A Regulation and Improvement working group has been set up, to support regulators to embed child rights considerations into their practice and the practice of the organisations they reach. An initial meeting was held to agree the Terms of Reference and consider themes to prioritise in future meetings. The group will meet every 2 months for a year, and we are currently developing a forward plan for these meetings.  

Reflections from children and young people who attended the State Party Examination by the UN Committee

SIB were joined by 2 members of the Children’s Parliament and one member of the Scottish Youth Parliament to discuss their experiences attending the State Party Examination by the UN Committee in Geneva. They set out:

  • why they went to Geneva
  • what the experience was like
  • their expectations of next steps from Scottish Government and how they’d like us to engage children and young people in this
  • some ‘stand-out’ concluding observations that are important to children and young people

The children and young people (CYP) explained that they felt heard by the Committee, privileged to be there, and were cognisant of the responsibility of representing all children and young people. They reflected on the impact of having to take time out of their school schedule to attend during exam time and importance of the Committee visiting young people in their own space. They stated that they would like SG to inform CYP of how they will respond to the Concluding Observations and requested that there was more communication from SG in relation to important children’s rights issues.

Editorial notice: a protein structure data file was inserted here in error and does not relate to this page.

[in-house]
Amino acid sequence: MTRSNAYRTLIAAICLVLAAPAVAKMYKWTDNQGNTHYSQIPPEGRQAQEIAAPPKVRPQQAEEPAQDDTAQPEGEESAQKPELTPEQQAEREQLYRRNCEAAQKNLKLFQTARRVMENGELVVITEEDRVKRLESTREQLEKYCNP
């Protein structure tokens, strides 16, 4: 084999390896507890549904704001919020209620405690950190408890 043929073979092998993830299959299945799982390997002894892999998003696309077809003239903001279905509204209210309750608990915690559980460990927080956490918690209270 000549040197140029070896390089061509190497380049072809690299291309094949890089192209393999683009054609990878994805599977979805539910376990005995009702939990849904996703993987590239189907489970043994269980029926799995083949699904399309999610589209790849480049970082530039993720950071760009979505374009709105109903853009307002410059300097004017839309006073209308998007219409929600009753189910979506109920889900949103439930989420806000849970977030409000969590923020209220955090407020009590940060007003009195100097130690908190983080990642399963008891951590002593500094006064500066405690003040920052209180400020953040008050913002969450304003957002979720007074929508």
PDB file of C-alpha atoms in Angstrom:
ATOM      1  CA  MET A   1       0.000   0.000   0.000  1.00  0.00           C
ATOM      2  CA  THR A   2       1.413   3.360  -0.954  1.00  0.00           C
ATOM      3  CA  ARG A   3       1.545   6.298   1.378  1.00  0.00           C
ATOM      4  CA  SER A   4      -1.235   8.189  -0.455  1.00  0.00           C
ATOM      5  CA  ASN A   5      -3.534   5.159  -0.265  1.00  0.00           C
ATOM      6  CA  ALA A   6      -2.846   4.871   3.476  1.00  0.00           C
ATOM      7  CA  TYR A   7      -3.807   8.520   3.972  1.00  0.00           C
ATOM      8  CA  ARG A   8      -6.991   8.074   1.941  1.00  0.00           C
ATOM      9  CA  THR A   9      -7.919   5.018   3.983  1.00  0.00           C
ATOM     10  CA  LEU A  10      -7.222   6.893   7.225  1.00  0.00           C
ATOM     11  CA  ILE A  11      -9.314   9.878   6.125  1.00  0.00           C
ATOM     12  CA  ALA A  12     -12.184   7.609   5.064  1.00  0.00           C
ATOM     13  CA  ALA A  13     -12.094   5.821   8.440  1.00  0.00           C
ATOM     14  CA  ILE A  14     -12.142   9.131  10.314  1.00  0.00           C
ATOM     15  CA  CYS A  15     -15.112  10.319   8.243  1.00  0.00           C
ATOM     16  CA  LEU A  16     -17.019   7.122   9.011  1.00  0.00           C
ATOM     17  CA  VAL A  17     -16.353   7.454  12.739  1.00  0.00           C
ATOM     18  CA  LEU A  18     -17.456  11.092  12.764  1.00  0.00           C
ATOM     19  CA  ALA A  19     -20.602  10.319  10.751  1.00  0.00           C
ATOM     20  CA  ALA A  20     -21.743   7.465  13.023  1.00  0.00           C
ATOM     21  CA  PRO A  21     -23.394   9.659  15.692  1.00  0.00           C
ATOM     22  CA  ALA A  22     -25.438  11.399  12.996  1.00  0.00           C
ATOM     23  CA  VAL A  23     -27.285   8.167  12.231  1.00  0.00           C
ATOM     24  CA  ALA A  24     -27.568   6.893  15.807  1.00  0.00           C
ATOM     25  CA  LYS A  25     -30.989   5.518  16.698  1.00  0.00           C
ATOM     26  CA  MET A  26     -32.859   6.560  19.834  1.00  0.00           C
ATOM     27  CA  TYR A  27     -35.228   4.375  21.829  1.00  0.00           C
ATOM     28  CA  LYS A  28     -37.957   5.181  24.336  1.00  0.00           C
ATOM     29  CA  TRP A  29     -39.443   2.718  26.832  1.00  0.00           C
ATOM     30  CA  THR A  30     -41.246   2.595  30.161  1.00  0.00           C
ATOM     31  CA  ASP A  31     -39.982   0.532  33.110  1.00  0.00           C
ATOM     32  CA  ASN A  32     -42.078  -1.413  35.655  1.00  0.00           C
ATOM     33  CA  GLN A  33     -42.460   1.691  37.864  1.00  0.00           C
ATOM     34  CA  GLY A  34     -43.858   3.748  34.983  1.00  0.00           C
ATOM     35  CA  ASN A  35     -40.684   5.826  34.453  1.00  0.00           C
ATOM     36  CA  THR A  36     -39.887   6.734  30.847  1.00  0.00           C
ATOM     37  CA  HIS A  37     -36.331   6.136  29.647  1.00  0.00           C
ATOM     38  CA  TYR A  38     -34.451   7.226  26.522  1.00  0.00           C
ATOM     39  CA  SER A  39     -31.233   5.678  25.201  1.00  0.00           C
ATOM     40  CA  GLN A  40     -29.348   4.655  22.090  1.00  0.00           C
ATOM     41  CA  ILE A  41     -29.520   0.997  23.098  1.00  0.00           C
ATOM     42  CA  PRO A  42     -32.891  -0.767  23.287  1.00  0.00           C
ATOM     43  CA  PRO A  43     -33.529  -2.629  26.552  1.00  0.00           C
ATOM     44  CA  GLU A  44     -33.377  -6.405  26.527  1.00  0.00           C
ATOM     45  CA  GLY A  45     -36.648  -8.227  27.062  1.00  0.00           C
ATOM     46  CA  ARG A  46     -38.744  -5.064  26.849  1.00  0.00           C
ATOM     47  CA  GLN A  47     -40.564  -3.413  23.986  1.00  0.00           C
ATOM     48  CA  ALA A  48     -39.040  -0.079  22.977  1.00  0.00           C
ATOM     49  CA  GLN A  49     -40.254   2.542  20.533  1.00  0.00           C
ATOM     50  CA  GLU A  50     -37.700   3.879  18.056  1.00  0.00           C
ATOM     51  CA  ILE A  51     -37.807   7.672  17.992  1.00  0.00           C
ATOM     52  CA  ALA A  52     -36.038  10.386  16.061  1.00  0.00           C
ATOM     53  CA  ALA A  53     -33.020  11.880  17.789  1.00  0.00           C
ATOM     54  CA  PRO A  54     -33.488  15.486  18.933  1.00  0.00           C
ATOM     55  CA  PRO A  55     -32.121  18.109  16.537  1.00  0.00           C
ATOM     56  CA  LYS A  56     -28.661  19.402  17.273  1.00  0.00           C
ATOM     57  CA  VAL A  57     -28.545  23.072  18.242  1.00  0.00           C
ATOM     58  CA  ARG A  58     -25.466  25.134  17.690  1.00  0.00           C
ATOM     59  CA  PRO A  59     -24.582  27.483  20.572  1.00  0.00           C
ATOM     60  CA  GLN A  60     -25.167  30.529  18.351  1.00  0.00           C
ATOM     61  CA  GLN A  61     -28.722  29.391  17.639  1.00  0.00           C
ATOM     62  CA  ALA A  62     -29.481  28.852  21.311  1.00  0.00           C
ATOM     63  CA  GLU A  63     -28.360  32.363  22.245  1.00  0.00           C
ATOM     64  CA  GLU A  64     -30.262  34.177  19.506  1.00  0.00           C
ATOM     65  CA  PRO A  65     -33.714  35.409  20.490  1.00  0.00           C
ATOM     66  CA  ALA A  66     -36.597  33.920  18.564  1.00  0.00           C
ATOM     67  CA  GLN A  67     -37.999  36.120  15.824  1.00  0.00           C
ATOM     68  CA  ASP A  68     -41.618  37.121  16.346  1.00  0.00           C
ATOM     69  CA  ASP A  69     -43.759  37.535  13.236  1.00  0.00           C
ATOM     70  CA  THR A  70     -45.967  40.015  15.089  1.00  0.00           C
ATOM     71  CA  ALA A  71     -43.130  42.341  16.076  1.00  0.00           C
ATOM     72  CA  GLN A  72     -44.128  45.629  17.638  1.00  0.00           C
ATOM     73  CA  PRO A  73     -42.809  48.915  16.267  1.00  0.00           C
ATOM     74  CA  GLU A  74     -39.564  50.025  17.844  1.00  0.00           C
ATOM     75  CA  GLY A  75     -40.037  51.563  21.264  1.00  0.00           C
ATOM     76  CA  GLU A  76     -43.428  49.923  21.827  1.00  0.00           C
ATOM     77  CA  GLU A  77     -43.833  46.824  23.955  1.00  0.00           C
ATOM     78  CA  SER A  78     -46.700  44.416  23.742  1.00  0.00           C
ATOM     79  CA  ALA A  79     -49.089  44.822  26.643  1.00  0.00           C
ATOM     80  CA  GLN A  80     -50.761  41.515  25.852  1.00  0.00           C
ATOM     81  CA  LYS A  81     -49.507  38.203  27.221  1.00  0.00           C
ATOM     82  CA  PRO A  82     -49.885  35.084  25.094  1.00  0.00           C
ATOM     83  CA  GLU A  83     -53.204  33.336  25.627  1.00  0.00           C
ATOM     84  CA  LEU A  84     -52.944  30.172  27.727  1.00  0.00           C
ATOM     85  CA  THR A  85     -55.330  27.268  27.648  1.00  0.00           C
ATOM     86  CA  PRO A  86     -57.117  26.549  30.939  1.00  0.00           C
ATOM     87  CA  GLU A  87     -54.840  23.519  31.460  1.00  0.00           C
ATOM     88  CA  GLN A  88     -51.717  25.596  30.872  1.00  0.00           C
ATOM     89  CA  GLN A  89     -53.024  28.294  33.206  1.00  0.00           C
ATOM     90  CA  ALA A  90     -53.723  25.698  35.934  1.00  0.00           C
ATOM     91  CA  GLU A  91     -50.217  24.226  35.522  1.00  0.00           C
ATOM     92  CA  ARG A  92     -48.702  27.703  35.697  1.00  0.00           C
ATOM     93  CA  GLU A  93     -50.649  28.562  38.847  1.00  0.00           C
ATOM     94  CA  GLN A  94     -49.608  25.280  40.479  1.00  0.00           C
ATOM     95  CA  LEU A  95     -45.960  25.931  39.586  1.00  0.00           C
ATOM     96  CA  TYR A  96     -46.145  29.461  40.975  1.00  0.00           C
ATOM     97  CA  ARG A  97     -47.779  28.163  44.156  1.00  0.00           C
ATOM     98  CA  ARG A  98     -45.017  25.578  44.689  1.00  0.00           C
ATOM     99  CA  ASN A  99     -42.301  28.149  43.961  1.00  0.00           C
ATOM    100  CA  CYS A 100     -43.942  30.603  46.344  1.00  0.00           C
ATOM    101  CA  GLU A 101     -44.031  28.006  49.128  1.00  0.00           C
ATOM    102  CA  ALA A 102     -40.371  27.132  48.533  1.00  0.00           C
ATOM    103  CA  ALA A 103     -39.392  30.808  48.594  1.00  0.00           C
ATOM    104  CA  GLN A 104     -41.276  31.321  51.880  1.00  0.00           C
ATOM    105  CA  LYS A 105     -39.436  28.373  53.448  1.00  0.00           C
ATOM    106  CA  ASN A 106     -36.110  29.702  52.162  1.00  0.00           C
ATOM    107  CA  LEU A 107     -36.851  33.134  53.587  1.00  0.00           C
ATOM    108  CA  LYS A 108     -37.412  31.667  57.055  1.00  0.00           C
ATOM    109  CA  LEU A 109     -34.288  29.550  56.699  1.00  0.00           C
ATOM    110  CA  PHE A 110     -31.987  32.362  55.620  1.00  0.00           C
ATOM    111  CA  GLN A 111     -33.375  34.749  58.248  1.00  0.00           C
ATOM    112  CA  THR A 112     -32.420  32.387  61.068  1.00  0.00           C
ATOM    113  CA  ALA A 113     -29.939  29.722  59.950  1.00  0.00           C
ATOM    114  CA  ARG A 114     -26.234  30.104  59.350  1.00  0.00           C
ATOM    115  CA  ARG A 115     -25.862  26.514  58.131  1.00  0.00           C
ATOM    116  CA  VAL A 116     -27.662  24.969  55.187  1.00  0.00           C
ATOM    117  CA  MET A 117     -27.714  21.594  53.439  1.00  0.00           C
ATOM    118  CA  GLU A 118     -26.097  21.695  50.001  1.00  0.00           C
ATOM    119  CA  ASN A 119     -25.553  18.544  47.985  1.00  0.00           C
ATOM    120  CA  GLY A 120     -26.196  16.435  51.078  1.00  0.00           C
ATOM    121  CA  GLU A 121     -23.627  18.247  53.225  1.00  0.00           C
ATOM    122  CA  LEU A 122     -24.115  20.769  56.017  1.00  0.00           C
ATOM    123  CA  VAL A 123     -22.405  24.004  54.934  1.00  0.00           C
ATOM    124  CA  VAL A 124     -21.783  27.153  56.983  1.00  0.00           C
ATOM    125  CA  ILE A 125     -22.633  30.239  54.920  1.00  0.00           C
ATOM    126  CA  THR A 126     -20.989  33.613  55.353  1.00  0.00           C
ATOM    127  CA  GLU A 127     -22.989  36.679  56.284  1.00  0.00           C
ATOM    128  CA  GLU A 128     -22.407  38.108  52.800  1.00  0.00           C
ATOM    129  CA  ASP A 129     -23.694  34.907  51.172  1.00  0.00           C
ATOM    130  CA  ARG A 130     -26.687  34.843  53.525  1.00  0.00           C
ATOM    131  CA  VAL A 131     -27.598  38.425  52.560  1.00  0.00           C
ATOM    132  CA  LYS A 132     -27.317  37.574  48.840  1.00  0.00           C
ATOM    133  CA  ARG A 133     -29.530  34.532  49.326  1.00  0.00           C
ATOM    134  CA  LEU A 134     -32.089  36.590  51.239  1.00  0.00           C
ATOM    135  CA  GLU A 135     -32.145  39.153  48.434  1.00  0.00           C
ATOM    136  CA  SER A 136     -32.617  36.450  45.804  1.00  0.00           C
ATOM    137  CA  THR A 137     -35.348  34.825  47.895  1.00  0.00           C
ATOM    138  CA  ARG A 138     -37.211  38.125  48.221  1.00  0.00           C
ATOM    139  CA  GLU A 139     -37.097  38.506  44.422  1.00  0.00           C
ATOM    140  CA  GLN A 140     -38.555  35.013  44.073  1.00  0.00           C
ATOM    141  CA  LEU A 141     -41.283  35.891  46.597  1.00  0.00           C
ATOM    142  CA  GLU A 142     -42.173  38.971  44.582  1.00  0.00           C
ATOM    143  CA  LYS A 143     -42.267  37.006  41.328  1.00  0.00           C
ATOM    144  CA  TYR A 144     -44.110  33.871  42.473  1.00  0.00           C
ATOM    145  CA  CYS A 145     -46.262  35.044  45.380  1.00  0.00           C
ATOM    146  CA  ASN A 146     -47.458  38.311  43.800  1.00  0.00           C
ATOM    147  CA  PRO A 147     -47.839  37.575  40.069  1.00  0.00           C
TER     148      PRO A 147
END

LL noted that the Children’s Rights Unit had not yet communicated properly with CYP around the recent statement to Parliament and asked for views on how to better keep CYP informed moving forward.

Children’s Parliament suggested that while an open letter to CYP would be good, not all CYP would be aware of it. In order to extend the reach of communications it would be good if such information could be shared via schools and other organisations working with CYP.

DN noted that Scotland should be proud of the CYP who attended Geneva and that moving forward Governments need to engage with CYP on timescales for future reporting cycles to ensure things like exam pressures are taken into account. ID confirmed that Scotland was indeed proud of the role and influence of the CYP in Geneva as they were able to influence the Committee to include specific rights issues in their examination and the Concluding Observations.

All other business

The Children’s Rights Unit will be considering what the future role of SIB should be once the duties in the Bill commence and implementation support is in place. 

The board was originally convened in July 2021 to provide strategic and collaborative leadership for the three-year programme to implement the UNCRC and the provisions in the Bill. However, there will be more work to be done post July 2024 and we foresee a role for a board.

This would be a focus of a future SIB meeting but in the meantime, members were asked to make the secretariat aware of any thoughts on what should be included in the terms of reference for a post-implementation board.

The next meeting of the UNCRC Strategic Implementation Board will be held on Tuesday 26 September, 3:30pm – 5:30pm